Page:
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Brain Mind Bulletin, July 1988

A series of experiments has shown increased brainwave synchrony between the two hemispheres when pairs of subjects are attempting to "feel each other's presence." Experimenters also recorded an increasing similarity of EEG pattern between the pairs of communicators over the course of the session. In some instances, the match between subjects during this "empathic communication" was dramatic. (See chart. page 8. [not included]). Resemblance between the EEG's of partners was found even when they had not met or tried to communicate before the experiment. Judges were shown all possible combinations of the EEG patterns of individuals recorded during communication. Seventy per cent of the time they were able to identify those produced by partners.

Thirteen pairs were studied and four groups of three persons each. The three-person group showed a weaker effect than the pairs. Normally the left and right hemispheres are somewhat independent in their electrical activity. Synchronous activity has been associated with unusual states of focus, meditation or efforts at healing.

"The subject with the highest concordance was the one who most influenced the sessions," said Jacobo Grinberg-Zylerbaum and Julieta Ramos of the Universidad Nacional Autonoma de Mexico. In other words, the EEG of the individual with less synchronicity between hemispheres would gradually come to resemble the EEG of the person whose two sides more closely resembled each other.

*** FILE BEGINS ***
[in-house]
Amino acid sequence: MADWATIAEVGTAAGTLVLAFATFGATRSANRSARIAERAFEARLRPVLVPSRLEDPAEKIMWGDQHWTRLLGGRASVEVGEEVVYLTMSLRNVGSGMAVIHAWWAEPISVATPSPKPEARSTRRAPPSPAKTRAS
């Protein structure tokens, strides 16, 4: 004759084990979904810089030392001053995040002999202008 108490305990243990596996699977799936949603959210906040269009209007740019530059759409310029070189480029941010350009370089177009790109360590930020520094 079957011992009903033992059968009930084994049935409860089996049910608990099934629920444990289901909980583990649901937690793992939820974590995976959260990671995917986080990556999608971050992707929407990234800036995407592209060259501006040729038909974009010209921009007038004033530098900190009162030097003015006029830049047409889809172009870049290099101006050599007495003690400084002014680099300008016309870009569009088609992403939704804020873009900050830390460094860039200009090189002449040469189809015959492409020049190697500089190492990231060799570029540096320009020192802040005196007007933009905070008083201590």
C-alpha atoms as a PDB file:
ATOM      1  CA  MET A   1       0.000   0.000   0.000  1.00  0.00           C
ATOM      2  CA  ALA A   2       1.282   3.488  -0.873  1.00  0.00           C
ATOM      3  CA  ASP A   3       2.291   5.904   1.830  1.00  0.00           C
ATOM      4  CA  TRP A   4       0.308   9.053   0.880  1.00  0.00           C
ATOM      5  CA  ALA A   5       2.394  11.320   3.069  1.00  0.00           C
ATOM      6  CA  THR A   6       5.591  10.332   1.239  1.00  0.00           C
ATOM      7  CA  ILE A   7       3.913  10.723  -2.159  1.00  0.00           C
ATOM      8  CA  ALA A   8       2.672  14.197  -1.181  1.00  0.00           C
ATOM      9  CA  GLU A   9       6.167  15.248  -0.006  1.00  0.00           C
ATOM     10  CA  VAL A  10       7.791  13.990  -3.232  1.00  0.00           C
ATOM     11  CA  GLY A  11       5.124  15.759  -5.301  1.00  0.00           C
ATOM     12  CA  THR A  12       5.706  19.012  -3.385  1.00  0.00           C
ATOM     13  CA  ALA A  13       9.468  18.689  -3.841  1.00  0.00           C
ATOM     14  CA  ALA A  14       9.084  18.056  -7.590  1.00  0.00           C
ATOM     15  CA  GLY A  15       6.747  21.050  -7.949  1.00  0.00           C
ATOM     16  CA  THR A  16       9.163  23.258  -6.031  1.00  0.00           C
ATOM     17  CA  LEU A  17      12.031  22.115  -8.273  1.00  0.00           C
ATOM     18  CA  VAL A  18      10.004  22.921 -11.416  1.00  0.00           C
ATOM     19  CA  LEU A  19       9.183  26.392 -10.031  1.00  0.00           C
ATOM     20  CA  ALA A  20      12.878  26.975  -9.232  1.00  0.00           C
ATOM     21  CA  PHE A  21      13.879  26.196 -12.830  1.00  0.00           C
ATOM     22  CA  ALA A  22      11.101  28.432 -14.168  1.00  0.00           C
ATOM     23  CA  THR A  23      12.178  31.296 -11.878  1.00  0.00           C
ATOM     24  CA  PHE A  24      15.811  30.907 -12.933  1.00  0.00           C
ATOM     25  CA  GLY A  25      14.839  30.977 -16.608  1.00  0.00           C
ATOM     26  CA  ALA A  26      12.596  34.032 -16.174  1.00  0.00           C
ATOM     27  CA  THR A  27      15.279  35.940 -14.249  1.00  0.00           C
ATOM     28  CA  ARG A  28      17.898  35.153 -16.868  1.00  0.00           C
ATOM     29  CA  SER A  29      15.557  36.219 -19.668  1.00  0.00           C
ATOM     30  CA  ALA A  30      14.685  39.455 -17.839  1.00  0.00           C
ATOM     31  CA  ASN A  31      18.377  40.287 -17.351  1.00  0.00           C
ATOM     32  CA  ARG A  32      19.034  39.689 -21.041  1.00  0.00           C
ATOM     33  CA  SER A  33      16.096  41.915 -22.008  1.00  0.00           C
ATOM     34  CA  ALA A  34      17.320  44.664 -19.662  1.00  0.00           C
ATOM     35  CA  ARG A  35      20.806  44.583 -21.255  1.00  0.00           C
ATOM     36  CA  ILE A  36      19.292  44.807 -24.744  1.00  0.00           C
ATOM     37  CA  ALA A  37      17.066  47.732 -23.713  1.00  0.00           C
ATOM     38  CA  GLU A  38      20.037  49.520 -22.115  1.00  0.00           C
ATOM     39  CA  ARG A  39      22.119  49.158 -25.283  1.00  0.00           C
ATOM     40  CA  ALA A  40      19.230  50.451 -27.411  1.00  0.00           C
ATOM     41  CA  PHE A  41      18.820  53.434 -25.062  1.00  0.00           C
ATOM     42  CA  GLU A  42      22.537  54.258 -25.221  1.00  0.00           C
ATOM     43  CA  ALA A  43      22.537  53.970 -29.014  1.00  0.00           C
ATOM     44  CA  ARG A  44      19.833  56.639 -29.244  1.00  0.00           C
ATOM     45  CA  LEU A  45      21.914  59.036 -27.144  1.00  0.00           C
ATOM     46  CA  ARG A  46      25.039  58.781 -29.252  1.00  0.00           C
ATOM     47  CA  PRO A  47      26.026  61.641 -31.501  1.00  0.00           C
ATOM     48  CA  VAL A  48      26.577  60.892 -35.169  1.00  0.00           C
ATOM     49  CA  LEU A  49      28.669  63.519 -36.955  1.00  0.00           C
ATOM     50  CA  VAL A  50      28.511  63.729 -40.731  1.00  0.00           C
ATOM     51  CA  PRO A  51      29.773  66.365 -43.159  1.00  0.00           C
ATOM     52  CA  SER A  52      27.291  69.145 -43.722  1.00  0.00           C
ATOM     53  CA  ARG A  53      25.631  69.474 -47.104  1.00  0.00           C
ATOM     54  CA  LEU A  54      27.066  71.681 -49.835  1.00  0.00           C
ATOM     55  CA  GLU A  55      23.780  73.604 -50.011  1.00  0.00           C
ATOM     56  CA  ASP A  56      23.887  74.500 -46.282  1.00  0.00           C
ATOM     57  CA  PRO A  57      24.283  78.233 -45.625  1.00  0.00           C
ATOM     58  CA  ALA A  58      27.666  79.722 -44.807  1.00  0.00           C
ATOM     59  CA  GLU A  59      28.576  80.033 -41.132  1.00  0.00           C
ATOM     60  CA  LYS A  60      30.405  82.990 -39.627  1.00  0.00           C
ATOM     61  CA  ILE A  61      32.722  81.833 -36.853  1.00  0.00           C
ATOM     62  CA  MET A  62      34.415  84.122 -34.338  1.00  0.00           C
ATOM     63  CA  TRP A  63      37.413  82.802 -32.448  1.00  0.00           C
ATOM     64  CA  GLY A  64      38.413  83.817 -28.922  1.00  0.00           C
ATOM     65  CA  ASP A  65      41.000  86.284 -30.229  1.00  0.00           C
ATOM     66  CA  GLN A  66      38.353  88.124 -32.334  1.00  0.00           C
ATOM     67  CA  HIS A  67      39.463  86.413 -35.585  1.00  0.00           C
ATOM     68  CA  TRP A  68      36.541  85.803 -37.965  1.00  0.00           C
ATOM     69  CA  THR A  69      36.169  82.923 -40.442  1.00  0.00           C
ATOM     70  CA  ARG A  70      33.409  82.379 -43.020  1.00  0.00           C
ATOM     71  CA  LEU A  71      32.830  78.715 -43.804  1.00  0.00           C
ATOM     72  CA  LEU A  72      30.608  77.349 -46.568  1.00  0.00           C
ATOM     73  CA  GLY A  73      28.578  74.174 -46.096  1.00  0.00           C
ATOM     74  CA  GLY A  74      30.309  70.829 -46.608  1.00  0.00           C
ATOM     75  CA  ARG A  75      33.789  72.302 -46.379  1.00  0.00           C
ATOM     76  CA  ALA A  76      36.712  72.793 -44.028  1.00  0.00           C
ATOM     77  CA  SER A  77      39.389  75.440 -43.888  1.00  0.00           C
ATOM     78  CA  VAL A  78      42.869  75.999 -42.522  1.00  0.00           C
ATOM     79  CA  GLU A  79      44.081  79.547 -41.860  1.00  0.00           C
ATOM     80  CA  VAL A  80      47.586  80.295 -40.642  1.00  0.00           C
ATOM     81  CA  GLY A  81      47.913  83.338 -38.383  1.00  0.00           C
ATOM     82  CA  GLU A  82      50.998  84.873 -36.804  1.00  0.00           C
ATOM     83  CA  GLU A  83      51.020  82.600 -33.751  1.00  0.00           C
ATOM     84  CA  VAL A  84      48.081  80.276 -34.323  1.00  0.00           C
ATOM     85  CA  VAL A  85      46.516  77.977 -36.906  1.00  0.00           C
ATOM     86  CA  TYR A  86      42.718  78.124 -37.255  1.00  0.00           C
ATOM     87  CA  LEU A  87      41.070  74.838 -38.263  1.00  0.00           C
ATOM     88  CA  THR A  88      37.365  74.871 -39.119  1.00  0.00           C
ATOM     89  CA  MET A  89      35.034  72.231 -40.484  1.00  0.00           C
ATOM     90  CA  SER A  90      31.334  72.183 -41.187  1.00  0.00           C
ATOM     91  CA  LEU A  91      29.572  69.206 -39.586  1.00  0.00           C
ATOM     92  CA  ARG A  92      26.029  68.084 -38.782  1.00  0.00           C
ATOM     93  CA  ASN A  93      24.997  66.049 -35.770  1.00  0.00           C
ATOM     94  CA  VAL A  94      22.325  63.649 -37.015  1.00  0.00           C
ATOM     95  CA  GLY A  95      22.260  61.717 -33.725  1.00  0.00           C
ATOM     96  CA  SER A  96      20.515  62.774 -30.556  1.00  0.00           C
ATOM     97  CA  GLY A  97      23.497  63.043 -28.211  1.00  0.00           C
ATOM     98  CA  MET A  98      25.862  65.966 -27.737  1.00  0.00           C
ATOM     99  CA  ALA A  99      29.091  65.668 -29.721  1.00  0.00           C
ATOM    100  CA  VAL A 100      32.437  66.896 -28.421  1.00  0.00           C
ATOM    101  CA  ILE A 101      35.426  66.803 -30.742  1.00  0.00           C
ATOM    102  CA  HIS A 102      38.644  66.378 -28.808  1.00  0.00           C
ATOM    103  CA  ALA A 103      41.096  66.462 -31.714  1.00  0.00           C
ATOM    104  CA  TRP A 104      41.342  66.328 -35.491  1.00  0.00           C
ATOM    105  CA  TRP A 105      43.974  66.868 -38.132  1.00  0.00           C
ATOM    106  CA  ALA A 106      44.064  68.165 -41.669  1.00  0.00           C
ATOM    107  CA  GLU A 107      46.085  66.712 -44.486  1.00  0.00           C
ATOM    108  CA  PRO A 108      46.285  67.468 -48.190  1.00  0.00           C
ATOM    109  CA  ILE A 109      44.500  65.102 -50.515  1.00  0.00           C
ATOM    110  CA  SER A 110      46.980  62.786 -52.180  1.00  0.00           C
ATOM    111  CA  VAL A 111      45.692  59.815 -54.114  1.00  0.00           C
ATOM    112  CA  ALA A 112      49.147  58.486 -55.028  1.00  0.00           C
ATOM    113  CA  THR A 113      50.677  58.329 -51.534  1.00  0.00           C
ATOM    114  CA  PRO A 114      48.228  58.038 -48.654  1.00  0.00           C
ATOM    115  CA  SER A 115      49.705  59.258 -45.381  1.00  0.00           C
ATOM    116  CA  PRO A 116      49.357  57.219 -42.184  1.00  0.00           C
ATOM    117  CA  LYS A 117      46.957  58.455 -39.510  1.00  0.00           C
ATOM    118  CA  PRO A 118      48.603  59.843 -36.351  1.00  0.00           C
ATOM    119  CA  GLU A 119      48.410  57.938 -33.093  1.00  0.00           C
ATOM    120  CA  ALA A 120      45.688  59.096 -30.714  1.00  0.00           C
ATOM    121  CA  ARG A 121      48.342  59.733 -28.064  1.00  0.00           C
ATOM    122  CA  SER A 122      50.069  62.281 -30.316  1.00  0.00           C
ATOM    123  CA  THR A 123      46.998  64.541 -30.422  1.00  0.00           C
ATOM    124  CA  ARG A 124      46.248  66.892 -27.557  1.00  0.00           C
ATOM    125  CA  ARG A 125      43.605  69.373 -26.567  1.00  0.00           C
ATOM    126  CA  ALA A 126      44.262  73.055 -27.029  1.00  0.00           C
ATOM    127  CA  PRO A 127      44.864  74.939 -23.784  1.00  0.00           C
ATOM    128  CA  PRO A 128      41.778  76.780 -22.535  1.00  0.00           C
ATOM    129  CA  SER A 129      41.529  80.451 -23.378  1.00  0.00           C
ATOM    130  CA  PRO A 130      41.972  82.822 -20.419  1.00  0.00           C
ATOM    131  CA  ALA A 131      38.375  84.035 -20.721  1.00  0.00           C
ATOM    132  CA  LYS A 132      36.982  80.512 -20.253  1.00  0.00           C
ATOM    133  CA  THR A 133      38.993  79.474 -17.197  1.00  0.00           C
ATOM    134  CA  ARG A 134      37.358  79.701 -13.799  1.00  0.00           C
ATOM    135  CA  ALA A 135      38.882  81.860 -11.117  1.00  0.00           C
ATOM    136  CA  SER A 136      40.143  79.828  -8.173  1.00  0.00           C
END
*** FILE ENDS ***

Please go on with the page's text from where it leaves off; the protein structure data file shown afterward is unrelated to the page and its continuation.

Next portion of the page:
Sessions took place in a soundproof and darkened Faraday cage (a lead-screened chamber that filter out all outside electromagnetic activity). Each pair was instructed to close their eyes and to try to "communicate by being aware of the other's presence and to signal [the experimenter] when you feel this has occurred." EEG analysis showed that during the periods when subjects reported communicating "the interhemispheric correlation patterns of each subject are very alike." One subject's EEG became similar to each of three partners with whom he was paired. After one session, when the partners reported a feeling of having blended, their EEG patterns had become nearly identical.

There was no talking or touching during the sessions. Some subjects reported feeling physical sensations, and others said they had active images and thoughts of their partners. During control sessions, when subjects sat in isolation before and after each pair session, subjects showed no increased synchrony between their own hemispheres or between each other.

The researchers said that they have been studying the phenomena for several years, but only recently had access to sophisticated equipment for verification purposes. The findings confirm Grinberg-Zylerbaum's theory, proposed in a 1981 book, that "neuronal fields" can interact and alter each other.

Their report appeared in the //International Journal of Neuroscience 36:41-52, Facultad de Psicologia, Universidad Nacional Autonoma de Mexico, Mexico City 04510 D.F.

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